MRI, CT or Ultrasound?

Which is better:  MRI, CT or Ultrasound?

Should you have an MRI or a CT?  Why did your doctor order an ultrasound instead of another test?

The best scan depends on many things such as what your doctor is looking for, what exams you have had already and what your symptoms are.  Each type of scan has its strengths and weaknesses–at Canada Diagnostic, we have all three types of equipment and can help ensure that you get the best scan for your particular situation.


An MRI, or magnetic resonance imaging, is best for evaluating:

  • Head
  • Spine
  • Joints
  • Soft Tissue
  • Breasts

They provide excellent contrast resolution for soft tissue and MRI with contrast can be used when CT with contrast is contraindicated. The downsides of an MRI include the amount of time they take—about 30 to 60 minutes—and patients must remain incredibly still during this time. If you have claustrophobia, the MRI machine may increase symptoms. People who have pacemakers, aneurysm clips, are pregnant, or who are less than six weeks post-surgery cannot have an MRI.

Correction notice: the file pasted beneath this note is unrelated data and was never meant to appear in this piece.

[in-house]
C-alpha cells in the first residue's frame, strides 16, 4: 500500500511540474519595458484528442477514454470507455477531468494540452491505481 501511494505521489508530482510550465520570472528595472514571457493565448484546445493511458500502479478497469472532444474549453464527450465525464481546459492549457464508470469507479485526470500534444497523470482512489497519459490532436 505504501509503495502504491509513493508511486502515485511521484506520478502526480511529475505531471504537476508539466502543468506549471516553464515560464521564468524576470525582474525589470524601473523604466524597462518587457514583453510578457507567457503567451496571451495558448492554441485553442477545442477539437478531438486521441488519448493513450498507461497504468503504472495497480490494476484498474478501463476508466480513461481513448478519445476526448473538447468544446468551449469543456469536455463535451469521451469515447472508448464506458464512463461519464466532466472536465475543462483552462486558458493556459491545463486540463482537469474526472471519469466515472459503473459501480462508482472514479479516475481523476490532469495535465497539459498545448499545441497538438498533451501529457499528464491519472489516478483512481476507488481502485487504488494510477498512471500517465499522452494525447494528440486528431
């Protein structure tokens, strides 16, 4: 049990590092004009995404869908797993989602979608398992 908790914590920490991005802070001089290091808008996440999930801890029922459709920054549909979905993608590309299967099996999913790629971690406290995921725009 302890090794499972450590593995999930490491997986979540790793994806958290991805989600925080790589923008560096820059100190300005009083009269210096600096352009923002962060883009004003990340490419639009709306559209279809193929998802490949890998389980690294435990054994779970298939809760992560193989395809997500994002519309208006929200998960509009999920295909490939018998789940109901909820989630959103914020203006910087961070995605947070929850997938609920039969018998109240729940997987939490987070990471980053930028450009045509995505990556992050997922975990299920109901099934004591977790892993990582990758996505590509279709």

A CT, or computed tomography, is best for evaluating:

  • Bones
  • Lungs
  • Intra-Abdominal Organs

A CT scan is incredibly fast—about 10 to 15 minutes—and is a great option for those whose MRIs were contraindicated. The negative aspects of CTs include low doses of radiation, a very small risk of an allergic reaction if contrast medium is used, and they cannot be done in patients who have renal insufficiency or any previous allergic reactions to CT contrast.